Supplementation and Fortification

The serious international problem of iron deficiency has been met with poor success by supplementation and fortification efforts. Both approaches suffer from difficulties in delivery and acceptance. Supplements that readily ionize into the ferrous form, such as ferrous sulfate, ferrous fumerate, or ferrous glu-conate, are highly bioavailable but may cause gastrointestinal discomfort. Iron injections are poorly tolerated and can result in serious infections. Because daily supplementation reduces the physiological efficiency of iron absorption, routine weekly iron supplementation with 60 mg iron has been suggested in developing countries for women of child-bearing age, beginning in adolescence. Menstruating women in more prosperous countries are advised to obtain assessment from a health professional before taking iron supplements in excess of 20 mg daily.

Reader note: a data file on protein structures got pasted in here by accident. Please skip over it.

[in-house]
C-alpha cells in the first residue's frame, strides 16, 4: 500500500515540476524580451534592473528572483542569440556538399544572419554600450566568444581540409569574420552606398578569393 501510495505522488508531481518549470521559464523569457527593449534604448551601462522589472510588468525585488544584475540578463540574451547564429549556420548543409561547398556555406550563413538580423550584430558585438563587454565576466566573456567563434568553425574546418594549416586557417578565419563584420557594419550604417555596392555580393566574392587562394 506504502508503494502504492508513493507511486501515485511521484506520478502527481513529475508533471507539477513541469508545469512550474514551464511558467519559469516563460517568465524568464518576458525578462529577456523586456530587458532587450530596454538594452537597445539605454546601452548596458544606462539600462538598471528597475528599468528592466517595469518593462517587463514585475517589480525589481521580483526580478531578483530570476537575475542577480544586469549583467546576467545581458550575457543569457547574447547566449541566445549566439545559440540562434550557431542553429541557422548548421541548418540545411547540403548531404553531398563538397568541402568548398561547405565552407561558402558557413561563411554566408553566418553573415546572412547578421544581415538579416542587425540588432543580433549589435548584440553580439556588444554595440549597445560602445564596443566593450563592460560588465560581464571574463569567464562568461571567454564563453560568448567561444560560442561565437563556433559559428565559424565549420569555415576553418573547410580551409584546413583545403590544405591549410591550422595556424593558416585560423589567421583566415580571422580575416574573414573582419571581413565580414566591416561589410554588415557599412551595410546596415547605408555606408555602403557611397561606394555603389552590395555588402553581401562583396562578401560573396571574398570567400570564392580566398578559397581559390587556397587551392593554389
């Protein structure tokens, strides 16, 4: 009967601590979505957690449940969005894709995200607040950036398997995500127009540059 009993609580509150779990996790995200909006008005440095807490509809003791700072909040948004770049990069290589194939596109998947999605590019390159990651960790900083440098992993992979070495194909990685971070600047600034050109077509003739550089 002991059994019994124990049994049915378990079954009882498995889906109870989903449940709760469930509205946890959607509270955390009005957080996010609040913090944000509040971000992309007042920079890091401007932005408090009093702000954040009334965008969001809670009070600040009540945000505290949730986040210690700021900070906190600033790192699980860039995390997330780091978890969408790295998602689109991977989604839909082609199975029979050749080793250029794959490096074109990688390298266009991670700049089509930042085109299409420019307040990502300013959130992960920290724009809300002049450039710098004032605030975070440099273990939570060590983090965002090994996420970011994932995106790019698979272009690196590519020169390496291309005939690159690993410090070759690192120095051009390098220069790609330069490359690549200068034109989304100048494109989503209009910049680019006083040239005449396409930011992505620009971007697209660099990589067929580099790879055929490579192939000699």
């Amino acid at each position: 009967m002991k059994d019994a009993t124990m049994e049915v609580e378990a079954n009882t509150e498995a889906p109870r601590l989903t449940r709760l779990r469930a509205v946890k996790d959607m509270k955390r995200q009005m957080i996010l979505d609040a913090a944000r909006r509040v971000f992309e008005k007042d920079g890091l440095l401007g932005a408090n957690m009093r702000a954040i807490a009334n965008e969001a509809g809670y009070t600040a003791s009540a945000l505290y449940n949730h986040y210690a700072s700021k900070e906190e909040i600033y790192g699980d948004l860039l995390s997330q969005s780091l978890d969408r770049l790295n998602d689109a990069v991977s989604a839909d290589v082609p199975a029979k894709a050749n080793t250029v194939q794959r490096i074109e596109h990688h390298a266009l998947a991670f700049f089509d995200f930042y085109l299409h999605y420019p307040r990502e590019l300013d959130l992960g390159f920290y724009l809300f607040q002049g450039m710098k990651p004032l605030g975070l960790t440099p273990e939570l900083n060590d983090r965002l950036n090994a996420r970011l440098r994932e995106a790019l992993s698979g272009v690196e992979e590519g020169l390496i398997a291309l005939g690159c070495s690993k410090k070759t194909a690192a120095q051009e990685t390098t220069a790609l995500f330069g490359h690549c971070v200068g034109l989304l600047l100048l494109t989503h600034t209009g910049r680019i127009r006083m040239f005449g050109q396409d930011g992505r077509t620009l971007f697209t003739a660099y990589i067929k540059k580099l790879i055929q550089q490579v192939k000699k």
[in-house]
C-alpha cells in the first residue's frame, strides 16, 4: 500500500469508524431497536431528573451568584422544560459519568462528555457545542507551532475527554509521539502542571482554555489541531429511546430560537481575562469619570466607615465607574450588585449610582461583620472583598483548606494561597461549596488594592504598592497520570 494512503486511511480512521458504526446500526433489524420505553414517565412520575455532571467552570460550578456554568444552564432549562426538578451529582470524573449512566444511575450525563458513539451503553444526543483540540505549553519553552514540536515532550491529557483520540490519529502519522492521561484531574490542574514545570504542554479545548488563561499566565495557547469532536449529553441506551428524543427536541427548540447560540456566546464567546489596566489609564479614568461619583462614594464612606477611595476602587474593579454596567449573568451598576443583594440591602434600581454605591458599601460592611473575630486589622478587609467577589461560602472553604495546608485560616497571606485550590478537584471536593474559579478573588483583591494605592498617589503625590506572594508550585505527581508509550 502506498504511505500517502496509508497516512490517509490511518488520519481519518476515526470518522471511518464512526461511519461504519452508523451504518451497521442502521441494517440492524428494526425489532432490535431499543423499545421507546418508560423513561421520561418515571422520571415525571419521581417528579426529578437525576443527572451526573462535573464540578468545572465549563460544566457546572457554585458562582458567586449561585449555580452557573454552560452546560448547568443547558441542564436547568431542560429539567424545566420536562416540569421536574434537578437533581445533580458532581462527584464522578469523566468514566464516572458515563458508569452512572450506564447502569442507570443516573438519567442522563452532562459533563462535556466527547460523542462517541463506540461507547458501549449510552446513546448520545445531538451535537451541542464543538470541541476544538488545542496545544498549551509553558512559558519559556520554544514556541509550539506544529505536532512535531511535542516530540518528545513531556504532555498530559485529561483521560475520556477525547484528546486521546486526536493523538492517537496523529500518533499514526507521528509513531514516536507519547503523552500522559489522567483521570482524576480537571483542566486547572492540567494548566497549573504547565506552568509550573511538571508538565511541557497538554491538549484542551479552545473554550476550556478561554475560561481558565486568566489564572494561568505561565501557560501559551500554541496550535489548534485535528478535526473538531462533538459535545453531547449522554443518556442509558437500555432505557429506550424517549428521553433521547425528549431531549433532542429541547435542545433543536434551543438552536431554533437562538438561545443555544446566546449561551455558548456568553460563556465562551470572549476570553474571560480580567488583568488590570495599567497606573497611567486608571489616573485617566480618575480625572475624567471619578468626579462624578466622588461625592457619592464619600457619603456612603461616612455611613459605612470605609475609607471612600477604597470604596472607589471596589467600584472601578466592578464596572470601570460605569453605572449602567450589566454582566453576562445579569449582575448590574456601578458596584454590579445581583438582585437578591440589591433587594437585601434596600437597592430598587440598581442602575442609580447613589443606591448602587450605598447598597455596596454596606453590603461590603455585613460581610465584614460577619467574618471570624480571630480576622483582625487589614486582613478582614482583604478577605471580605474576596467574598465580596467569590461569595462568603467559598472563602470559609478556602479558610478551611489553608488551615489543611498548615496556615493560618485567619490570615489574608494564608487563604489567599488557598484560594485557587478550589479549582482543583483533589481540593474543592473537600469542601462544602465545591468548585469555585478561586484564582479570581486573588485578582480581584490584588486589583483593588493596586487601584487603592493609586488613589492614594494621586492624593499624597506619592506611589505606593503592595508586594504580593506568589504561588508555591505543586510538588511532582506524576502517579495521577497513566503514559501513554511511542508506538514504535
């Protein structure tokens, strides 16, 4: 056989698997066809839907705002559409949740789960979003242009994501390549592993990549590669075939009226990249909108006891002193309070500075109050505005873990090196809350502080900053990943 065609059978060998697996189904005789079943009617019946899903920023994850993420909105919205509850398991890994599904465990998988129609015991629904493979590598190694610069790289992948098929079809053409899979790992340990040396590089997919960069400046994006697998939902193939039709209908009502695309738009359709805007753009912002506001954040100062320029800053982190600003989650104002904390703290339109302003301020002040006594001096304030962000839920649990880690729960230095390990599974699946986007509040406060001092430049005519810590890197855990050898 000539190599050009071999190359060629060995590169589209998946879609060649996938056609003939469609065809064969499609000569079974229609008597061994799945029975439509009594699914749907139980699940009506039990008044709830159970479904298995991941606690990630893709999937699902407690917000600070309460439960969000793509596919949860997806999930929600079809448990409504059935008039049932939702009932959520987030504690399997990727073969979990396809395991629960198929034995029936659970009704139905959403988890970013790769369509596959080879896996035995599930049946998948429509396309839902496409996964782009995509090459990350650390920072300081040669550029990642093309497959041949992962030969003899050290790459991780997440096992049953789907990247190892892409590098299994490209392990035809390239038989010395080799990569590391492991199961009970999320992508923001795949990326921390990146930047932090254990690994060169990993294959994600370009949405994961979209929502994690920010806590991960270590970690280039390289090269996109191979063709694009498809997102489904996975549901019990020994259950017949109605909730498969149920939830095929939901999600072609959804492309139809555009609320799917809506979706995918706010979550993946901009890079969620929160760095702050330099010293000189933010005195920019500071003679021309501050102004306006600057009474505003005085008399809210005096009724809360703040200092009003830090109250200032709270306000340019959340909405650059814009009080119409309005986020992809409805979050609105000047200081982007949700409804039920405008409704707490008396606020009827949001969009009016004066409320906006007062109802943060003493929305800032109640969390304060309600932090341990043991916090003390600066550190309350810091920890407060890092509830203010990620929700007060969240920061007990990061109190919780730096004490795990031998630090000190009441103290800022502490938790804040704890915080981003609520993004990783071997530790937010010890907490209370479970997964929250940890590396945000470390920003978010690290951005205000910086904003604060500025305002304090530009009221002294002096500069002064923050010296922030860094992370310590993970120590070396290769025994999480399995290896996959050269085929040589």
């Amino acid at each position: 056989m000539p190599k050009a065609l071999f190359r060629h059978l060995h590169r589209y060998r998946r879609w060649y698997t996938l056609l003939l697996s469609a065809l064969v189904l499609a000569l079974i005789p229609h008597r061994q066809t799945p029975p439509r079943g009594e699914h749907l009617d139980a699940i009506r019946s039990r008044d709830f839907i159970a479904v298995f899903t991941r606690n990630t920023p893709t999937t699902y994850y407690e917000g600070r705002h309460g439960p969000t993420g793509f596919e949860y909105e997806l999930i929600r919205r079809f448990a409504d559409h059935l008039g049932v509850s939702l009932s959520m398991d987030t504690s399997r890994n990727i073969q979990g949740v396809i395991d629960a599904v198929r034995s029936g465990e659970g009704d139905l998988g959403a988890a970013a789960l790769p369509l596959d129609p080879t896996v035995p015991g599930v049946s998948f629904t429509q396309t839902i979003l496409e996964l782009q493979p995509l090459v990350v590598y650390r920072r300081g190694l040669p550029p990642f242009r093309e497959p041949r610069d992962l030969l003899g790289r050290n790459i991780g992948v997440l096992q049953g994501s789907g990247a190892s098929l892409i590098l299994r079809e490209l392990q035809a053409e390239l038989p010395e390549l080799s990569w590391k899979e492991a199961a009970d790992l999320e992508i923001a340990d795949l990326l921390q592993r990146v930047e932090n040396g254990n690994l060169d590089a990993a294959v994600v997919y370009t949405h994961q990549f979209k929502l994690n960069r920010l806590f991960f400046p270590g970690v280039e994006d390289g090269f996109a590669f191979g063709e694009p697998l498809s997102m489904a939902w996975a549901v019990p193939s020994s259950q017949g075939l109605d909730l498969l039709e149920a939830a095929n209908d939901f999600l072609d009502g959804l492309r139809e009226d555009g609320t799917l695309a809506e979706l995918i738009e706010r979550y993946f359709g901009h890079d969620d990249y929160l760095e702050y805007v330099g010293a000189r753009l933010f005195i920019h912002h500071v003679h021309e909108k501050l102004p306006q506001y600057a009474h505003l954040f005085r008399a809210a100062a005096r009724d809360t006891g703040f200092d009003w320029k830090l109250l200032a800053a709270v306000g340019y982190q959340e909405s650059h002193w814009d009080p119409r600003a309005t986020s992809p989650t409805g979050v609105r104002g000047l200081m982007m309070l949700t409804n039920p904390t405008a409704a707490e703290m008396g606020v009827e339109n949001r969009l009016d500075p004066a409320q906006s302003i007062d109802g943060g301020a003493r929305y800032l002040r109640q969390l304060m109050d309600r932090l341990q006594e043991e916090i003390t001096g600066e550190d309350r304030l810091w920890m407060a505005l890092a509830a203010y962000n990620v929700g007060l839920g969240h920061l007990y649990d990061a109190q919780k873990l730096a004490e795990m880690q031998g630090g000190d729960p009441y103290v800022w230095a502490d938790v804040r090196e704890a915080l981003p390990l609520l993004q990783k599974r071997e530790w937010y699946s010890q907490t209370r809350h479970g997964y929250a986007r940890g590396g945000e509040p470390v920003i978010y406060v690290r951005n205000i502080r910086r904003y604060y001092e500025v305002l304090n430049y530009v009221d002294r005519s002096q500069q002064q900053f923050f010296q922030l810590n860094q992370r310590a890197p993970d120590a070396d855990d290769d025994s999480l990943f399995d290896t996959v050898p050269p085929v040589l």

Fortification of staple foods with 3-10 mg iron daily, depending on the needs of the population, is a long-term preventative strategy. In the United States, bread and cereal products are routinely fortified with 20 mg iron per pound (460 g) of flour, and additional fortification at the option of food suppliers is common. However, fortification is difficult when food processing is decentralized, as is common in poor populations. Food fortification carries the additional challenge that the chemical forms of iron most bioavailable also tend to be the most reactive with the food fortified, resulting in adverse changes in flavor, color, and shelf life. Promising approaches include the fortification of food sauces with iron chemically bound with amino acids or with EDTA (sodium iron ethylenediaminetetraacetic acid), which are well absorbed even in the presence of phytic acid. Elemental iron powders, commonly referred to as carbonyl, electrolytic, and reduced forms of iron, are relatively inert in foods and inexpensive, but their bioavailability may be 30-80% less than iron from ferrous sulfate, depending on the dissolution in the gastrointestinal tract. Ferric orthophosphate and ferric pyrophosphate do not adversely affect foods but are poorly bioavailable; however, efforts are under way to enhance their bioavailability by reducing the particle size and encapsulating the particles with various lipids or carbohydrates to prevent agglomeration.

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